I exchanged some mails about asteroid 2009 UV18 (which is in a cometlike orbit) with Rob Matson and asked him if he had ever tried to image such an object with a remotely controlled telescope. He answered that he used Sierra Stars Observatory (G68) in California. I found that G68 is well suited to find new asteroids on my own images.

You discovered 26 minor planets, 16 from SkyMorph archive, 10 from night sky in a period of one year. One of your remotely discovered asteroid was not only numbered, but has been already named. It happened in a really short time, it usually takes 5 or even more years. Did you choose your name proposal only after it was being numbered, or did you decided it well ahead?

I decided well ahead that my first numbered asteroid should be named after my mother (which is now 91 years old and still interested in all things which the family members do). Under the old rules there was a cascade of identifications and I could supply two more oppositions with Skymorph. So it was numbered and named rather soon as 233967 = Vierkant.

Some amateur astronomers plan trips to destinations which are interesting from astonomical point of view. Have you ever been somewhere on such a trip?

I visited the ESO headquarters near Munich many years ago.

Do you want to visit some of well known big observatories?

Perhaps the Very Large Telescope of European Southern Observatory at Cerro Paranal, Chile.

What is your favourite astronomy book ?

There are many. Perhaps the most impressive was "The new Mars", published by NASA about the discoveries of Mariner 9. And one of my first books about astronomy was written by Otto Struve, published in 1962 with only 12 pages about comets, but with magnificent images of P/Halley and comet Arend-Roland (1957). Perhaps this gave me the driving force to search for comets ...

I read somewhere that spacecraft SOHO will ends its mission in near future. Do you know about it?

No, there is no intention to end the SOHO mission. SOHO LASCO may deliver images for many additional years. It's the funding for cometary work (astrometry) which may run out in April 2011.

It means that there is still time for those who want to hunt for SOHO comets? What would you advice them?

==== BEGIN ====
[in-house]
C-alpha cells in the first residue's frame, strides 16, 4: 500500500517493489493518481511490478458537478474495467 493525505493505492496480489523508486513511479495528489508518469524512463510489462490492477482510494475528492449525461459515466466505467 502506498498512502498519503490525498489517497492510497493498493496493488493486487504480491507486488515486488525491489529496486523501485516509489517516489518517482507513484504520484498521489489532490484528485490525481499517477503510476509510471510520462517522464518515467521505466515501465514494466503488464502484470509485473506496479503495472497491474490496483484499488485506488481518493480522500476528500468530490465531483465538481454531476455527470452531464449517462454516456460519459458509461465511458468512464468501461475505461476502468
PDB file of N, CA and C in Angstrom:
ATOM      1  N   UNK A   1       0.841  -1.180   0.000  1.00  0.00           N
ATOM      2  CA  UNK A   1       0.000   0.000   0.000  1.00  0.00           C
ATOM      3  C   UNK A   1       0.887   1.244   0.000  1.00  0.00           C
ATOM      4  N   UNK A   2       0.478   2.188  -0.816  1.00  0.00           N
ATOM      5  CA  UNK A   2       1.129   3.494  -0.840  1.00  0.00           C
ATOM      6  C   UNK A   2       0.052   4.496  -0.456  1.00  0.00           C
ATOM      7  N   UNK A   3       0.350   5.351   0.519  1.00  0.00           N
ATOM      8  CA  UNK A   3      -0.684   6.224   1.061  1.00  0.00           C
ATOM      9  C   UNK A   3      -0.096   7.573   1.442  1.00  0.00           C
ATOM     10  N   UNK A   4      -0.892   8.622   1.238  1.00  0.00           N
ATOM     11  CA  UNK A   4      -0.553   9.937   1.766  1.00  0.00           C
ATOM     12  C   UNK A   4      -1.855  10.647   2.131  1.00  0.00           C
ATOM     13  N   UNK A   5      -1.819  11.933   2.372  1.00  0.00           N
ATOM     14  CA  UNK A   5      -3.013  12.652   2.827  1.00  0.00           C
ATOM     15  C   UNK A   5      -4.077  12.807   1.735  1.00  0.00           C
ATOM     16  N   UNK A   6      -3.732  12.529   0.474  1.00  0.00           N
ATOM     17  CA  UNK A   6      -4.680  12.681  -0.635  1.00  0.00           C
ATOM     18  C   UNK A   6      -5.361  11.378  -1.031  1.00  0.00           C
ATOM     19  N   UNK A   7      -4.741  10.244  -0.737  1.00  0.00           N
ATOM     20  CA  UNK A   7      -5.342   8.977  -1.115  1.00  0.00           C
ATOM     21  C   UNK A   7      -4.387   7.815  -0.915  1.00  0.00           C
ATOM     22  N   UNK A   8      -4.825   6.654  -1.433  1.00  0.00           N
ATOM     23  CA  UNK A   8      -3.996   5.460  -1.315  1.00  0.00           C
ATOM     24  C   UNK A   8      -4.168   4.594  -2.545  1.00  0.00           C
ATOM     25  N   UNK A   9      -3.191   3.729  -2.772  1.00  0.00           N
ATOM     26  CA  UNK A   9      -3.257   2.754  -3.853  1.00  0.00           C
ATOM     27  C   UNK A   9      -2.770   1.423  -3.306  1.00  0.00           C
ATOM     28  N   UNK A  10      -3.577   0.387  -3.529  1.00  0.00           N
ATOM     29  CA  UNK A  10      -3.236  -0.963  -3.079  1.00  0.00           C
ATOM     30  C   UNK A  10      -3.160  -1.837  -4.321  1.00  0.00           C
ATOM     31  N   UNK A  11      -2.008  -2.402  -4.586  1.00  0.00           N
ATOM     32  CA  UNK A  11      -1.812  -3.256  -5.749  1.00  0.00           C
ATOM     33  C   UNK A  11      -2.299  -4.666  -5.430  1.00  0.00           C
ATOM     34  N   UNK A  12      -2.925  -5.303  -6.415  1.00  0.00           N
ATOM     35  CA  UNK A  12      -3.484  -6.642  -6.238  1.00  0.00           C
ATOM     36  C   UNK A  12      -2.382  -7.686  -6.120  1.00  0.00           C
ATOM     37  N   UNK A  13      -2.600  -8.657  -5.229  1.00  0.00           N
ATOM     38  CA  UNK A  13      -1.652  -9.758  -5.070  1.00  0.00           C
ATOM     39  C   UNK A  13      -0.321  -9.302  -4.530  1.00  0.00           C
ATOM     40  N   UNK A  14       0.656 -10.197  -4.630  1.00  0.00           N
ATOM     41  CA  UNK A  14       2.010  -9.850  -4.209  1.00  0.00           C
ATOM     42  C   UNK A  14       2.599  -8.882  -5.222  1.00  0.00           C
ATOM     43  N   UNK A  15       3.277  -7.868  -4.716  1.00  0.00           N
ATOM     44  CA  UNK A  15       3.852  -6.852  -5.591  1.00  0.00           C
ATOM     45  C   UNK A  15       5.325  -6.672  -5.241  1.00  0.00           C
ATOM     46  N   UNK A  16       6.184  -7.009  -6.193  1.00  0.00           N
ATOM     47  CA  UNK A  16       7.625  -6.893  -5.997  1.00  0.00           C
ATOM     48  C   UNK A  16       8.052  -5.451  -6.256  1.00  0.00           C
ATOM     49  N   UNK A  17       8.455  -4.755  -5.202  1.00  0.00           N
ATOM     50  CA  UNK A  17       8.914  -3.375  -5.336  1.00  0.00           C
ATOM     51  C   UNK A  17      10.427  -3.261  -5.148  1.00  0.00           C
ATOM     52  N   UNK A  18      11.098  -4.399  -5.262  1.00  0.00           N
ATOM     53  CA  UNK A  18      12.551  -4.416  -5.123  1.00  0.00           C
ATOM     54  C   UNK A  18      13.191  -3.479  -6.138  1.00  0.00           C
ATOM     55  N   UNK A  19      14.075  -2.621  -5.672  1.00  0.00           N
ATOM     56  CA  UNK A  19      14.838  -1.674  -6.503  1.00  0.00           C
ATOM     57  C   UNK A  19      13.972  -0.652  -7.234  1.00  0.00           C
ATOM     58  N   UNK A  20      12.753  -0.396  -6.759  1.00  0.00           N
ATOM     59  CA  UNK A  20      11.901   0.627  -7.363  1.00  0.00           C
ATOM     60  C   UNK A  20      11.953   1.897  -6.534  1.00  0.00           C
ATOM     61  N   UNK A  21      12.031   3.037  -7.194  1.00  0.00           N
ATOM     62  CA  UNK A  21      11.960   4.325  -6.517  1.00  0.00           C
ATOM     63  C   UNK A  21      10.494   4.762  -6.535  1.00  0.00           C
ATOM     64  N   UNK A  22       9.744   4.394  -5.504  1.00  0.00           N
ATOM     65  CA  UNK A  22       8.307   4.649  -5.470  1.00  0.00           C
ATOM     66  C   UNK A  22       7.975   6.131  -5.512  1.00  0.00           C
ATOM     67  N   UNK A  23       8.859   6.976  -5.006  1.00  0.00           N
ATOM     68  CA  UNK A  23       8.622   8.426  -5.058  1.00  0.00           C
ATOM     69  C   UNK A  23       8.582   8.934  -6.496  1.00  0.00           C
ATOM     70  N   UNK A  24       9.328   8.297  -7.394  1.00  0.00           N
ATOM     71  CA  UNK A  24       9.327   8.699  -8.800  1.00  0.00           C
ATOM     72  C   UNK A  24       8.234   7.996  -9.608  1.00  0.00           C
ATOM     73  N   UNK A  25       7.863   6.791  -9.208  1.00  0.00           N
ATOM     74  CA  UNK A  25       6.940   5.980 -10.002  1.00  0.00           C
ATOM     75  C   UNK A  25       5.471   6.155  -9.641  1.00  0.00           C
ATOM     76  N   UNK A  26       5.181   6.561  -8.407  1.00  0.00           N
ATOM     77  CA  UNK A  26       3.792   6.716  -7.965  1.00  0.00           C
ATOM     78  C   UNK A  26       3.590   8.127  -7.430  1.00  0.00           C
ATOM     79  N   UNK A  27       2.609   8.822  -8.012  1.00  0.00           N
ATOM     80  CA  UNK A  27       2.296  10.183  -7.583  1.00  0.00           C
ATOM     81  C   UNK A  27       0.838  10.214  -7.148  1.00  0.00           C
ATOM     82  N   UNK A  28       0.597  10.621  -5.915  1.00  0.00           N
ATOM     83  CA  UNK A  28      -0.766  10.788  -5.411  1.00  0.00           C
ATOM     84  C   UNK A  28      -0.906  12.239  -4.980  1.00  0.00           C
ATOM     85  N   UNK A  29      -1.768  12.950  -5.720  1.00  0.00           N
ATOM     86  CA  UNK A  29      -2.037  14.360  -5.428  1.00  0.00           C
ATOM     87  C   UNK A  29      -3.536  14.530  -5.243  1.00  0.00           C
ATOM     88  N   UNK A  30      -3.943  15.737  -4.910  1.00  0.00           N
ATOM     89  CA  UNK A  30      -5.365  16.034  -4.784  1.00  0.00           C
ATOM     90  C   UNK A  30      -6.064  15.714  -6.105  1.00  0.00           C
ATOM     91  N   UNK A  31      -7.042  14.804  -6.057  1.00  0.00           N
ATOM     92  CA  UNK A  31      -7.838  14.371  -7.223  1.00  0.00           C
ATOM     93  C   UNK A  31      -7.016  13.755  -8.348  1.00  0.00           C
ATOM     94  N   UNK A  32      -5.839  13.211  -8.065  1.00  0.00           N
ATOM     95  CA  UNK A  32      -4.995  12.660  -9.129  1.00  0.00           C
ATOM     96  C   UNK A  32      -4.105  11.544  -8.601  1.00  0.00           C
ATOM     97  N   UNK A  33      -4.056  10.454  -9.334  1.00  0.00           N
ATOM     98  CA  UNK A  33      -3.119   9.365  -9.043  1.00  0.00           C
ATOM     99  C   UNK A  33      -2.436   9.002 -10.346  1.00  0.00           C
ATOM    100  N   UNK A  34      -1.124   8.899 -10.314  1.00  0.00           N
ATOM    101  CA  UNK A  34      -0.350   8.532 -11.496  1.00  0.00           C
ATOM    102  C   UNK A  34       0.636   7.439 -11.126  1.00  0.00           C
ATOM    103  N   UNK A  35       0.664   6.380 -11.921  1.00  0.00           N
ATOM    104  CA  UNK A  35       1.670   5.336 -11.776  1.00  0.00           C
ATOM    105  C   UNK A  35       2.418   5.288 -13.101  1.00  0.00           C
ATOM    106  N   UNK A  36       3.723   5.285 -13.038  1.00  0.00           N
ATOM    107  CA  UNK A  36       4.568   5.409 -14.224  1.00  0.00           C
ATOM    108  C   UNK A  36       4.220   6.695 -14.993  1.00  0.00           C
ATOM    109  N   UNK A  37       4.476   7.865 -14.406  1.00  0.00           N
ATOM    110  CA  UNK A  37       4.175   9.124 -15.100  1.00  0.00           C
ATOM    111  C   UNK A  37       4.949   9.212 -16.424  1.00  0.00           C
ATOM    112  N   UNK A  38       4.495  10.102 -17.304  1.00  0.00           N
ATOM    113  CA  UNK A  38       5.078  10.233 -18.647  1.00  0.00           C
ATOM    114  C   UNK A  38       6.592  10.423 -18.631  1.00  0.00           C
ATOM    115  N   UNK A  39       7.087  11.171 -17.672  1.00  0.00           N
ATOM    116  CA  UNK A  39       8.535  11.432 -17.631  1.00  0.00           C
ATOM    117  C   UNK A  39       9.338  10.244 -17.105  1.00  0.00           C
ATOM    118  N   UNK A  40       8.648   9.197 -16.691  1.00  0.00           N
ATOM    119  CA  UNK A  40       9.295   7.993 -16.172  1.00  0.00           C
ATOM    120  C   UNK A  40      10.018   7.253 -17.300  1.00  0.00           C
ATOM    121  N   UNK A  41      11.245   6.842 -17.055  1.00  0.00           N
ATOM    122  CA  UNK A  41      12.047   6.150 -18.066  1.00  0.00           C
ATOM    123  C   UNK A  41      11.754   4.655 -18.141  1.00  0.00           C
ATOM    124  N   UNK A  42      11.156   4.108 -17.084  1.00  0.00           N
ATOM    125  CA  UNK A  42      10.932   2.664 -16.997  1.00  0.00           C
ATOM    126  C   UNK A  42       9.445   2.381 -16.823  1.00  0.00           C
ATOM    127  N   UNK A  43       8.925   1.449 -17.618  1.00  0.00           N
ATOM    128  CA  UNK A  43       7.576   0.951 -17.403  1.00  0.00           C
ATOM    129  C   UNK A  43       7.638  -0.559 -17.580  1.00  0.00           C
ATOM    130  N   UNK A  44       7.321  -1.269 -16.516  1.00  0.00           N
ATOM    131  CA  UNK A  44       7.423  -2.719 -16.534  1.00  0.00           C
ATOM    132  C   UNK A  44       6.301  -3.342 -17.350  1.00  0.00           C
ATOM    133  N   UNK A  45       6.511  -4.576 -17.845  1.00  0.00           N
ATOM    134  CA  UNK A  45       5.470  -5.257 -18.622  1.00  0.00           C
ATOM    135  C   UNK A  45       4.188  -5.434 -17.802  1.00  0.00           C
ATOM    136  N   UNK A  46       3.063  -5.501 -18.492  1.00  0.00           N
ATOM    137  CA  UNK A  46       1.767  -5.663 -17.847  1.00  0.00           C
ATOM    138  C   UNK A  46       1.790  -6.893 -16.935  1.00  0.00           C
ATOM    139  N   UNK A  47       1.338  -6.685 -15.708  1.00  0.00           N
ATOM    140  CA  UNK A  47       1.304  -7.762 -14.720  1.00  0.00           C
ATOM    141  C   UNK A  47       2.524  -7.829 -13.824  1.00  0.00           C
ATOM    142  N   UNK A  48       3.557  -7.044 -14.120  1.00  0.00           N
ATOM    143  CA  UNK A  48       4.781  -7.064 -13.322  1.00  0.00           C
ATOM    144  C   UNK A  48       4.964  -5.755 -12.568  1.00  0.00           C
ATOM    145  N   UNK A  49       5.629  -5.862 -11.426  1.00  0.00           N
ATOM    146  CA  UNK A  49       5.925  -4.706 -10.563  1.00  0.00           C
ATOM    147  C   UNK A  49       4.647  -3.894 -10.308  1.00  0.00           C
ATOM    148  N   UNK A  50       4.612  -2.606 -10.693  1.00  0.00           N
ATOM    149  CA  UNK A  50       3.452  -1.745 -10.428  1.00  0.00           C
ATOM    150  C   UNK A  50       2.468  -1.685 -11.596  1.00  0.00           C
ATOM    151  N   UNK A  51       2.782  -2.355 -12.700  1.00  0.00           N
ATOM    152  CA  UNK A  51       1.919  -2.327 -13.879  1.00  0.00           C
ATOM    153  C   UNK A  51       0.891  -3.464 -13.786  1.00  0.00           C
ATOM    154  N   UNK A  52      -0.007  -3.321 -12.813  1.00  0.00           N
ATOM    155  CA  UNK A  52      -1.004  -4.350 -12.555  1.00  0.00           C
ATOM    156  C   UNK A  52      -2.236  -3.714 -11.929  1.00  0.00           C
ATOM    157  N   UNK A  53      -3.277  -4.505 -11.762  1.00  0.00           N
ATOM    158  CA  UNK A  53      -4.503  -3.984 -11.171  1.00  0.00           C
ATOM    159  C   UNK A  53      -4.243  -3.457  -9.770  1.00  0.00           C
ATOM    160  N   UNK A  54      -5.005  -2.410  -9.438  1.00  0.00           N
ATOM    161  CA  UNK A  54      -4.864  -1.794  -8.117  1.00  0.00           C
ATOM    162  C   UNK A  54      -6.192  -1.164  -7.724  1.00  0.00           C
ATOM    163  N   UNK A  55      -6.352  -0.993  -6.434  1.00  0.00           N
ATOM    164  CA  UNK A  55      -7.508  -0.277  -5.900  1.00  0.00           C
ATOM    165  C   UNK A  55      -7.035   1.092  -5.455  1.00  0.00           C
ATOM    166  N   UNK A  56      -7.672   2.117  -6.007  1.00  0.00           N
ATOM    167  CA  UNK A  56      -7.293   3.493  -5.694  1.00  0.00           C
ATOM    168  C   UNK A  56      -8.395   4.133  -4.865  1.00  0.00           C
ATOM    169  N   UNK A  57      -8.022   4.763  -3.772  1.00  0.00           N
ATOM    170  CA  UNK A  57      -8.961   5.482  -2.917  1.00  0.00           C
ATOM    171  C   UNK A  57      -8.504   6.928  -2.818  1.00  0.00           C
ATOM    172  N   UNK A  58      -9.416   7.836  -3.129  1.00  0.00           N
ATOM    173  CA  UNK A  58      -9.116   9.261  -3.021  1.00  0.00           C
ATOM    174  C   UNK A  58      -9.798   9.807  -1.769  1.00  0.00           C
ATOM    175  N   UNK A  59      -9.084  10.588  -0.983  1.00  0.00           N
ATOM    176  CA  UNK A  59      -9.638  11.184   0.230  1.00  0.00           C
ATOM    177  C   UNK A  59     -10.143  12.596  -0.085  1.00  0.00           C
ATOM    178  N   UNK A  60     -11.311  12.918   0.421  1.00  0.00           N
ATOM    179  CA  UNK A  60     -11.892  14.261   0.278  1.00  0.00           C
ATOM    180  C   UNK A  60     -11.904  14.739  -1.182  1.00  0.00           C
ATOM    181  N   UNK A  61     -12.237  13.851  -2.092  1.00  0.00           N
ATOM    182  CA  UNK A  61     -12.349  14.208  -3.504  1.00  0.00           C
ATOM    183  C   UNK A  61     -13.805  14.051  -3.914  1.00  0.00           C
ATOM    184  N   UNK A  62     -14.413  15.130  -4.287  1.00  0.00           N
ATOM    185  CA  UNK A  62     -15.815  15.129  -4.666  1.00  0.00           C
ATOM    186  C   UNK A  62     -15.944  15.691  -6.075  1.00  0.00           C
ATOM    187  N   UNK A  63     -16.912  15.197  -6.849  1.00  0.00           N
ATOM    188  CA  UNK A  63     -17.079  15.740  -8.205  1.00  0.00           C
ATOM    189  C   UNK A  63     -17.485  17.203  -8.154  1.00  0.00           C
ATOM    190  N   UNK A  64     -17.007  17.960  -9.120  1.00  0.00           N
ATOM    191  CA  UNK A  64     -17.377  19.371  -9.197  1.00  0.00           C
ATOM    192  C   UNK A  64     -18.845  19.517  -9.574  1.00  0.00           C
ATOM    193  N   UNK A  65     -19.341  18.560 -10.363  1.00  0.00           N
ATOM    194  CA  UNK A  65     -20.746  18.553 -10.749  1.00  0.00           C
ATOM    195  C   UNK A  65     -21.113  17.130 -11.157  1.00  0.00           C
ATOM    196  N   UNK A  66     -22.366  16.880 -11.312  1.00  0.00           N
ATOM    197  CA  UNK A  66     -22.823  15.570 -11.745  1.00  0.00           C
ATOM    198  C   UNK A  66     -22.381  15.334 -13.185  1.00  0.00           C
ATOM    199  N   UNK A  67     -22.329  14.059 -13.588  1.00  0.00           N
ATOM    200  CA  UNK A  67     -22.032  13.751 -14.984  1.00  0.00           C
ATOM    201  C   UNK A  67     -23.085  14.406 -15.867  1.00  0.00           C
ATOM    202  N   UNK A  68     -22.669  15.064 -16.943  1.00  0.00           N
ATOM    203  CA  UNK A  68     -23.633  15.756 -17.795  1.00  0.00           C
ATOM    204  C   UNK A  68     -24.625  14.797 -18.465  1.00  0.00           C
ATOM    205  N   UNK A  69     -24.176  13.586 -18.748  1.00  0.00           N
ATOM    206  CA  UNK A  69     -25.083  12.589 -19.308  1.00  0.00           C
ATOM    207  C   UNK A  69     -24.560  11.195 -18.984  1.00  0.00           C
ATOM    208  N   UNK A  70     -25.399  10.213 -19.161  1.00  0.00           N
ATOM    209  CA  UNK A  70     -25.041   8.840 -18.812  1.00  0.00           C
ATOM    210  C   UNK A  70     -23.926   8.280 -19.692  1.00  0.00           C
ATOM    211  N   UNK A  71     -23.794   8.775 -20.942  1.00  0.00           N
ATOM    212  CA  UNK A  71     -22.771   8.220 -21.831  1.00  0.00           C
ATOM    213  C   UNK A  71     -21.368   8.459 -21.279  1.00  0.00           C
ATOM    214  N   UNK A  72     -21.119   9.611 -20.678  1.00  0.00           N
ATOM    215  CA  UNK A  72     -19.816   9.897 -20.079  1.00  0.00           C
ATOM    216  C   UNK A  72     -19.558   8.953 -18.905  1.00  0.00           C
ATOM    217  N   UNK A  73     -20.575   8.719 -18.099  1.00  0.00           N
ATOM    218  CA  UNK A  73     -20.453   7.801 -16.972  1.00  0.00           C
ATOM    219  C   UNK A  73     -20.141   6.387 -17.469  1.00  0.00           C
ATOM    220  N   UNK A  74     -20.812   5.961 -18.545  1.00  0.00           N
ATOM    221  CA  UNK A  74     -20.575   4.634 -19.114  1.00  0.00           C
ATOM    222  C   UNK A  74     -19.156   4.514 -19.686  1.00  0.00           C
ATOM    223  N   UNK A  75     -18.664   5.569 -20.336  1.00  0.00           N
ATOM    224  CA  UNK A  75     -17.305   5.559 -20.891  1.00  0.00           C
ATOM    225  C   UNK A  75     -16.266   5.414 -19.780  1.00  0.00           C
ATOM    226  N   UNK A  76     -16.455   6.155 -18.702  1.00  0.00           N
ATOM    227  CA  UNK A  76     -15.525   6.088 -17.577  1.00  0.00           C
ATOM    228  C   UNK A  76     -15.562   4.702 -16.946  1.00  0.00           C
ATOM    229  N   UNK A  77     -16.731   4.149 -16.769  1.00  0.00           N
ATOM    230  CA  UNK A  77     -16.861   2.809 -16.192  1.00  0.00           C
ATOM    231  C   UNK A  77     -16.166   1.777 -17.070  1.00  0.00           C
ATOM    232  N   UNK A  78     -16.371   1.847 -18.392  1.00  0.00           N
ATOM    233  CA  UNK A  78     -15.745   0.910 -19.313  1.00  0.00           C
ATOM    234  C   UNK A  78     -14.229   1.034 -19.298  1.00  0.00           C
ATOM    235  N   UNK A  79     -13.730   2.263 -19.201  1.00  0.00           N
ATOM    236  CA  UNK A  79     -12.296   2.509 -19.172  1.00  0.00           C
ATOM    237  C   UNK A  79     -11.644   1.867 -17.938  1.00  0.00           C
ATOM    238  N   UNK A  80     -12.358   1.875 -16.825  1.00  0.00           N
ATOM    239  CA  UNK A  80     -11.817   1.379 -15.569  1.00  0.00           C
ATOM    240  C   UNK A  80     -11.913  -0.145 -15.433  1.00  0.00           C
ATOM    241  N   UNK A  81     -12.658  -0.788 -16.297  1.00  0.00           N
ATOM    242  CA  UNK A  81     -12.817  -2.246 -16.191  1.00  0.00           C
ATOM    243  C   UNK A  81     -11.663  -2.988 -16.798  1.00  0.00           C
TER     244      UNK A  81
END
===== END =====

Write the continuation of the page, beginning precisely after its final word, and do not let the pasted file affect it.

It's quite simple during May/June and November/December. Look at the last Kreutz comet and try to find a similar one.

What is your favourite activity these days - to search for another new SOHO comet, hunt from NEAT archival data or quest for new night sky objects?

My favourite activity is always to find something new. New night sky objects are now difficult to find. SOHO (and STEREO) comets are much easier and until now the only way to extend our knowledge of the Machholz Complex.

Finally I wonder whether you still have a dream regarding your astronomy work?

Of course I have, I would like to discover Comet Kracht.

Comet 17 P/Holmes captured on 2007 Dec 09
Foto: R.Kracht

Elmshorn, Germany - Nové Zámky, Slovakia, 2010 Nov. 21

Instead of an epilogue

Rainer still enjoys astronomy. His SOHO comet discoveries stopped at number 255 in the year 2011. He broke off his comet hunt from spacecraft imagery and joined the Teide Observatory Asteroid Survey (TOTAS) program. There as a member of amateur astronomers group he searches for new objects on images from 1-meter telescope on Tenerife, Canary Islands. TOTAS is funded by the European Space Agency ESA. Soon after kickoff, Rainer caught the new near-Earth asteroid 2011 SF108, the first NEO discovered by this survey.

Email communication between SOHO comet hunters has brought Rainer to co-authorship on scientific articles. It began with a study of the Kreutz group of comets along with other astronomers: Quanzhi Ye, Man-To Hui and Paul Wiegert. Rainer has gained recognition among professionals by identifying the SOHO comets groups Kracht 1 and Kracht 2. Expert on dynamics of comets, Zdeněk Sekanina from USA contacted him with his paper "The Origin of the Comet Marsden and Kracht". Communication eventually resulted in cooperation on several professional articles.

In the year 2017 Rainer returned to SOHO comets hunting. Karl Battams, principal investigator of the NASA-funded Sungrazer Project, asked him to do so. Battams greatly appreciated Rainer´s ability to identify nongroups comets. Those comets are mostly overlooked by other hunters. Since then he added some more finds. Today, 270 SOHO comets are on his discovery list.

2019 Nov. 11